Making a huge custom

Mike Carter

Well-Known Member
I am making a video of a custom order I am working on. This is a huge knife inspired by a Russian survival knife. This one starts out as almost 5 lb of 3/8" 440C.

[video=youtube_share;UW9Mt7tBCUw]http://youtu.be/UW9Mt7tBCUw[/video]
 

Mike Martinez

Well-Known Member
That is one monster of a knife. And to think, I've been afraid of trying to make a 300mm Sujihiki. This is great, I can't wait to see part two... I'm subscribing to your channel!
 

stekker

Active Member
Very impressive knife, it's a clone of a Russian Spetsnaz machete.
Please keep us posted!

Theo.
 

Mike Carter

Well-Known Member
Here is Part 2 which is mostly grinding the knife. There are some video drop-outs toward the end from a bad tape but it is still watchable.

[video=youtube_share;KZHIblEsPJE]http://youtu.be/KZHIblEsPJE[/video]
 

Sean Jones

Well-Known Member
Amazing. Very nice work. I learned a lot about using a grinder from watching your second video. I know now I really need a better grinder.

Thanks for the video.
 

Mike Carter

Well-Known Member
A good grinder makes a big difference but I made knives for 3 years on the little 2" wheel on the Jet grinder you see in the video where I am grinding the stud for the end cap. My best recommendation is to learn to grind freehand. In my opinion jigs and rests are more of a hindrance than a help.
 

Ironlath

Well-Known Member
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Sean Cochran

Well-Known Member
Wow Mike I dont know what impresses me more...the knife or the fact that you grind sitting down. ;)
Cant wait to see it finished.

Sean
 

Mike Carter

Well-Known Member
Wow Mike I dont know what impresses me more...the knife or the fact that you grind sitting down. ;)
Cant wait to see it finished.

Sean
That's a trick I learned from Gil. Use a swivel chair and brace your elbows on your knees. It gives you a lot of control with freehand grinding.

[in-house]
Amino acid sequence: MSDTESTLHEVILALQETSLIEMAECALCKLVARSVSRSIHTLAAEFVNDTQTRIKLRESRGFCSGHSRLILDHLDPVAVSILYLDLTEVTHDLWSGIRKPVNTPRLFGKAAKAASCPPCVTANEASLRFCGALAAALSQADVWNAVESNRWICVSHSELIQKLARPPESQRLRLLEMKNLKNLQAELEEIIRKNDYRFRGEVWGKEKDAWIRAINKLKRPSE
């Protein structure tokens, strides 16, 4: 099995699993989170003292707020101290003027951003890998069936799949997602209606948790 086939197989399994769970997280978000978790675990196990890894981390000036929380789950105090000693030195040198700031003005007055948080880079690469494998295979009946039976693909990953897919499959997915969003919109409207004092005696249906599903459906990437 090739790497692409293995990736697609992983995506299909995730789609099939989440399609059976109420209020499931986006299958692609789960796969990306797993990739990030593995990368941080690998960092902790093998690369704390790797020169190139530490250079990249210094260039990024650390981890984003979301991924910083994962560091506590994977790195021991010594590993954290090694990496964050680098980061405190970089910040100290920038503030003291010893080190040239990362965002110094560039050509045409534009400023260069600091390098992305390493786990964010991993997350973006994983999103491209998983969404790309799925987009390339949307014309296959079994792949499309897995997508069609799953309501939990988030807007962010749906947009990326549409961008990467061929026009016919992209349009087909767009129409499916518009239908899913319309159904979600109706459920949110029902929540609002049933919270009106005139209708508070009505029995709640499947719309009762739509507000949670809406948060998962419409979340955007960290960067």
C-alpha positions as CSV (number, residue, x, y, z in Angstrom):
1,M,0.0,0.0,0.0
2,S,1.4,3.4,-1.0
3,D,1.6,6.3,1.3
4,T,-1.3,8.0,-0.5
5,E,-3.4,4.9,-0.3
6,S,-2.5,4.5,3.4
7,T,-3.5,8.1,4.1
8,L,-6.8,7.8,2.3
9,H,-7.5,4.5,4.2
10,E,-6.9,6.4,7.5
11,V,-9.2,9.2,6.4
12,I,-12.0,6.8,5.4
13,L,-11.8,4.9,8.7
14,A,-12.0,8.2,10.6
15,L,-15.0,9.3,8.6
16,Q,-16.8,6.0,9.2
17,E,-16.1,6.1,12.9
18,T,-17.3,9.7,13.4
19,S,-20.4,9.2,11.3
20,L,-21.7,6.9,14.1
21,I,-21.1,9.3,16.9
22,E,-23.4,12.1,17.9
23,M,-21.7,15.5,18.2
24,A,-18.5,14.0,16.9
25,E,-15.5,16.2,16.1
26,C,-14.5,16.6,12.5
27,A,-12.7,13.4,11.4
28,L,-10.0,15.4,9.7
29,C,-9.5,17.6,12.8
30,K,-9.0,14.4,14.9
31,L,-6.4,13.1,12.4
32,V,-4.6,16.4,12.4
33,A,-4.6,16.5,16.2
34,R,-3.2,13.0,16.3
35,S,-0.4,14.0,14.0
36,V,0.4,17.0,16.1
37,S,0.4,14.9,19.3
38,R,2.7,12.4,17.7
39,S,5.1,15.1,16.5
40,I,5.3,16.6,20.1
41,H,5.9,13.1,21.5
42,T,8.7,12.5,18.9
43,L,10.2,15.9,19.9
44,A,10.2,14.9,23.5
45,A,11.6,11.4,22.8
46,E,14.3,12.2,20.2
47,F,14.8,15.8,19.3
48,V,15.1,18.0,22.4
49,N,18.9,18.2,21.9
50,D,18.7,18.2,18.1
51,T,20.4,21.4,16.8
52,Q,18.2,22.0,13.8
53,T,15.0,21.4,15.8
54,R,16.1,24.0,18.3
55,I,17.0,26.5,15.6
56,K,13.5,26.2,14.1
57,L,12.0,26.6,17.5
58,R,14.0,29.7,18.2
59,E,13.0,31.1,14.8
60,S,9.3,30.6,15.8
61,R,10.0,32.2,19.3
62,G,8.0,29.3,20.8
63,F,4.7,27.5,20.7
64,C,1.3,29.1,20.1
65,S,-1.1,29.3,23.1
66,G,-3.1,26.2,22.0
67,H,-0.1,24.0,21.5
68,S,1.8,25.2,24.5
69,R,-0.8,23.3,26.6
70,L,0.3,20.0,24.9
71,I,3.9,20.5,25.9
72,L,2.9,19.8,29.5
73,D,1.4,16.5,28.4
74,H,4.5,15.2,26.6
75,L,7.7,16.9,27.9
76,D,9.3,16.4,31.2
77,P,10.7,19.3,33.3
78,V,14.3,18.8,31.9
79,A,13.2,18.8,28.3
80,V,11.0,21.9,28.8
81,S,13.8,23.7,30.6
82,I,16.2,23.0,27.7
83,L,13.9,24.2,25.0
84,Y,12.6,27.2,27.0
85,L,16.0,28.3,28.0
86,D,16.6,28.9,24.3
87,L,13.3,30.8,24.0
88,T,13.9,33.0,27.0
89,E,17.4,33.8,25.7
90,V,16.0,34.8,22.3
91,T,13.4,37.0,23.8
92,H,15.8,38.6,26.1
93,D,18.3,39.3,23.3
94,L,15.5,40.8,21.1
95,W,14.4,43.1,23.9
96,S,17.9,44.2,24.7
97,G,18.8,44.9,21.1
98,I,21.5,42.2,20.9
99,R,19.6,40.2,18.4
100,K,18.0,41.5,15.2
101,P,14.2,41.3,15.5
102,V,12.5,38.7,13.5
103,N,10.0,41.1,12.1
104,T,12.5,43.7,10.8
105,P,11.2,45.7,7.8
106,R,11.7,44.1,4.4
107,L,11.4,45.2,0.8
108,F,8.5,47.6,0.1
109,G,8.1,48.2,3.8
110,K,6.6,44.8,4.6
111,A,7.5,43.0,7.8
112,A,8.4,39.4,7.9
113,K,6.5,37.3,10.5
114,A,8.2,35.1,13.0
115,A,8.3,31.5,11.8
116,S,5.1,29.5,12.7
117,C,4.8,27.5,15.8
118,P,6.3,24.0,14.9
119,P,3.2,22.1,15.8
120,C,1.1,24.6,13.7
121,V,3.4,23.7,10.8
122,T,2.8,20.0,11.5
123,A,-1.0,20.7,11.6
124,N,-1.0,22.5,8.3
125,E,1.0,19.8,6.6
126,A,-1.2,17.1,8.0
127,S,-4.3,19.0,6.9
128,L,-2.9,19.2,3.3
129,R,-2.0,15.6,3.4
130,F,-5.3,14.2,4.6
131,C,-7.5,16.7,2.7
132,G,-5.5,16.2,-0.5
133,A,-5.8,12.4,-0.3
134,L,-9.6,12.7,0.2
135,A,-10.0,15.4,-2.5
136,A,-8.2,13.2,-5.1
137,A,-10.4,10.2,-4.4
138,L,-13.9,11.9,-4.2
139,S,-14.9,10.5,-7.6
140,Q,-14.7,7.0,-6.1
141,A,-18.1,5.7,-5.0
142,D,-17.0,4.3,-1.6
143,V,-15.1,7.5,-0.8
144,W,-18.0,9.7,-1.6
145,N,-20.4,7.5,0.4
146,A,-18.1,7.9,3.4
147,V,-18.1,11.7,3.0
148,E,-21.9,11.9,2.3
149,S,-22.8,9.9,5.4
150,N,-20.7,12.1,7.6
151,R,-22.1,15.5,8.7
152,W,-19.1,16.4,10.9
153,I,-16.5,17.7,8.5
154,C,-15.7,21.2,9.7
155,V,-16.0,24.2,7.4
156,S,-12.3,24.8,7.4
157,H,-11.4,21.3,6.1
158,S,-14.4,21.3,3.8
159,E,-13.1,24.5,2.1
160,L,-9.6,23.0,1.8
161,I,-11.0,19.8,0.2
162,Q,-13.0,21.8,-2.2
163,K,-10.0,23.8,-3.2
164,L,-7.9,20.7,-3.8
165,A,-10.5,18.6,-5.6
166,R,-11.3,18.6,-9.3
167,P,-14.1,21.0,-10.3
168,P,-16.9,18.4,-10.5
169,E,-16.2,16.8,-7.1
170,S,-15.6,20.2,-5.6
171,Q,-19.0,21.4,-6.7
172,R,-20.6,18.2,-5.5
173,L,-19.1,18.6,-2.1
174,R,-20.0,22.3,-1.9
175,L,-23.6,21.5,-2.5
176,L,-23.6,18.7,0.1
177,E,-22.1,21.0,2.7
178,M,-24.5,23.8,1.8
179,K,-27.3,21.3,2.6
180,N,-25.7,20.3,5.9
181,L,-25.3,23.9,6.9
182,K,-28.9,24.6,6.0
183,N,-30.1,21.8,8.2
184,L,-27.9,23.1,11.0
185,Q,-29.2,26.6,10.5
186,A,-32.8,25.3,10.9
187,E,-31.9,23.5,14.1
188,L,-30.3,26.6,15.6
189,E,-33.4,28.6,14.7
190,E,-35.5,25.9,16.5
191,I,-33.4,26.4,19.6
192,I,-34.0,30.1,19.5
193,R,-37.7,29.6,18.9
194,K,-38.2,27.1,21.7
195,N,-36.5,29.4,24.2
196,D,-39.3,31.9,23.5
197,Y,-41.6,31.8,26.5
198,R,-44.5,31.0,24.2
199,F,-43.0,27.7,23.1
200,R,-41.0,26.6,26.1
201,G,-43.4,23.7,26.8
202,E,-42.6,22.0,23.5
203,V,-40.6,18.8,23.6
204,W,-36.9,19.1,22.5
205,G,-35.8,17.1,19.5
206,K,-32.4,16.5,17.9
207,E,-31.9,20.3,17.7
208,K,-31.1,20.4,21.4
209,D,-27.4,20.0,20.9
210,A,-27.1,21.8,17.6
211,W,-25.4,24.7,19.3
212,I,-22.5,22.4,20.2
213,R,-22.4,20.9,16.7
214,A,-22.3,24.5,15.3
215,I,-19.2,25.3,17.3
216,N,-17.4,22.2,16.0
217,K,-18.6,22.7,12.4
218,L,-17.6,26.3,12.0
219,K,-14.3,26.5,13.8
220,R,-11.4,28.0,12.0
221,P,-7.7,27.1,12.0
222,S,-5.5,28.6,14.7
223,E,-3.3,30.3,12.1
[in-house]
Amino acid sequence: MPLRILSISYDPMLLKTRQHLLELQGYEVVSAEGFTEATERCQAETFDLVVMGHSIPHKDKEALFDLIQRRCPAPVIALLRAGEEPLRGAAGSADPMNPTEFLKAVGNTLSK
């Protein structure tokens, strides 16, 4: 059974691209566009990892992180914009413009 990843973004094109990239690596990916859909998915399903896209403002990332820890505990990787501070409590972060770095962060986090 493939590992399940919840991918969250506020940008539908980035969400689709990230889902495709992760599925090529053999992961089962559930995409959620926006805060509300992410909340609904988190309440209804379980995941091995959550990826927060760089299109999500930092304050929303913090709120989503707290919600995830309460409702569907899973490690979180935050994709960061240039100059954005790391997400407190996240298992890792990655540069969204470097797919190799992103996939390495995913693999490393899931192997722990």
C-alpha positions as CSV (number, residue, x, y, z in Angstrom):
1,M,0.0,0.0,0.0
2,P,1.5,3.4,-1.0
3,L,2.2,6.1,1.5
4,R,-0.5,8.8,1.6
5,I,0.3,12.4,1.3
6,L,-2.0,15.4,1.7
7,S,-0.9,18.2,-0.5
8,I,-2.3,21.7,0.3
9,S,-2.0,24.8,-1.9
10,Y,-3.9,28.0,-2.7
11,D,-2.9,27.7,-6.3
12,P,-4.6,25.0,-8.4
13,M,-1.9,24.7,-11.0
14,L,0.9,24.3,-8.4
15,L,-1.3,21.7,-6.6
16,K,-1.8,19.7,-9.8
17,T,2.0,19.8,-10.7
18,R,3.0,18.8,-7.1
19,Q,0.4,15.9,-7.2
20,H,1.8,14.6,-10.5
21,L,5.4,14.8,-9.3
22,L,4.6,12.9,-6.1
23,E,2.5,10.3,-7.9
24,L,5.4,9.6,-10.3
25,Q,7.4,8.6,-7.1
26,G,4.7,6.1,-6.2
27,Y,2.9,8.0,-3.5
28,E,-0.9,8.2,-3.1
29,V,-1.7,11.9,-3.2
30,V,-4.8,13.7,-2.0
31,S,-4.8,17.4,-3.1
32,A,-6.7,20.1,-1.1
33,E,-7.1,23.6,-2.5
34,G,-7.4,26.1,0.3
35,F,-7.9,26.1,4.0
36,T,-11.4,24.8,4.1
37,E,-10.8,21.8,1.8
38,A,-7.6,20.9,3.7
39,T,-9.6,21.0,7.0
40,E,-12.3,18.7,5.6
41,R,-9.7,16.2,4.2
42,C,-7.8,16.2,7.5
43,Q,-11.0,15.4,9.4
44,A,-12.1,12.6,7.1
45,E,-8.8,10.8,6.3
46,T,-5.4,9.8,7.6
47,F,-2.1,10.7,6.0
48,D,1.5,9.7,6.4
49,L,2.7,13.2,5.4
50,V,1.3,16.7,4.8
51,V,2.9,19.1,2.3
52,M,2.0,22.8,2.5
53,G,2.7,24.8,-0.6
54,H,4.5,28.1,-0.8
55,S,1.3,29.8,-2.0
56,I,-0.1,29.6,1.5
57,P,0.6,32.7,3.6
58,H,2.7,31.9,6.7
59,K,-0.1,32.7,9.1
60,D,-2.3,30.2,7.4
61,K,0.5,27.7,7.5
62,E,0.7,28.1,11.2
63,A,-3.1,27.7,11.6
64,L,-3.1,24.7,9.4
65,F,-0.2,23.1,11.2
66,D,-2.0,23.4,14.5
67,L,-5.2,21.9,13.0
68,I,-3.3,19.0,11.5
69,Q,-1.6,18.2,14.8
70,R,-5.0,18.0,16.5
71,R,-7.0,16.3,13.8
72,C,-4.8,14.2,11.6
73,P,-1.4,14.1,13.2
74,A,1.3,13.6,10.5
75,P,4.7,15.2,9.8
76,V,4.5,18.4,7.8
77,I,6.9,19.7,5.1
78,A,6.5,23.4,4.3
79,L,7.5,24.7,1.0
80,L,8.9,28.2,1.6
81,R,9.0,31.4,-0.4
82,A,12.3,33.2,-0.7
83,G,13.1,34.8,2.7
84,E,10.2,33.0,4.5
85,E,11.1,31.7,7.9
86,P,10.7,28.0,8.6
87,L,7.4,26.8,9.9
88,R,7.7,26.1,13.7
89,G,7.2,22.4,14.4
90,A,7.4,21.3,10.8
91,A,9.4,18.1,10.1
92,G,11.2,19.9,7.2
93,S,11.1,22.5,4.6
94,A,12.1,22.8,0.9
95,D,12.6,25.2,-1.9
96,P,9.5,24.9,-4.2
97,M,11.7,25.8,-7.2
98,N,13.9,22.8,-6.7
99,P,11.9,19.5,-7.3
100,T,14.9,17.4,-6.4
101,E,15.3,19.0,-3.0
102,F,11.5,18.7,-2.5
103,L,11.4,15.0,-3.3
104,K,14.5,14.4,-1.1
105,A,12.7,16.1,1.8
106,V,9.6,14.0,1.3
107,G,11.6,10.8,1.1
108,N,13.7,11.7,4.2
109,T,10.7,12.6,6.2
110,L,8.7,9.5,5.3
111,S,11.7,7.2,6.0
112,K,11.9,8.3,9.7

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Gahagan

Well-Known Member
Yes Mike I used to get made fun of for grinding sitting down and was told to stand and brace on my hips I tried it but prefer to sit. I then got Gils Video and was happy to see him sitting it just showed there is no wrong way to grind as long as the end results are what you are wanting.
 

rhinoknives

Well-Known Member
That was some excellent work there passing from the wheel to flat platen and back on all the different curves and flats that you have on a project like this.

I grind sitting down because I got tired of standing!:nothing: It doesn't matter why? as long as it works!

To Drop Point, One thing I've learned if anything in the Arms Race for the Best Grinder/Machinery is that Better Machines help,
But it's more the operator than the machine every time!

Laurence
www.rhinoknives.com
 
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RAGUEL3

Well-Known Member
The sit grind style eliminates back probs for a lot of the taller knifemakers as well, all the hunching over doesnt happen so bad.
 

Sean Jones

Well-Known Member
.....

To Drop Point, One thing I've learned if anything in the Arms Race for the Best Grinder/Machinery is that Better Machines help,
But it's more the operator than the machine every time!

Laurence
www.rhinoknives.com
Very true...it's as much the techniques he is using on this monster as much as the machine I am impressed with. I think maybe it's easier to see what's being done technique wise on a very large piece like this. At least for me it is.
 

rhinoknives

Well-Known Member
Very true...it's as much the techniques he is using on this monster as much as the machine I am impressed with. I think maybe it's easier to see what's being done technique wise on a very large piece like this. At least for me it is.
Yep when you have about 1/2 an acre of steel like that beast his working on you can really see & Appreciate the free hand Technique used by this Craftsman at work.
I'm going to watch it again! Got any popcorn??

Laurence

www.rhinoknives.com
 
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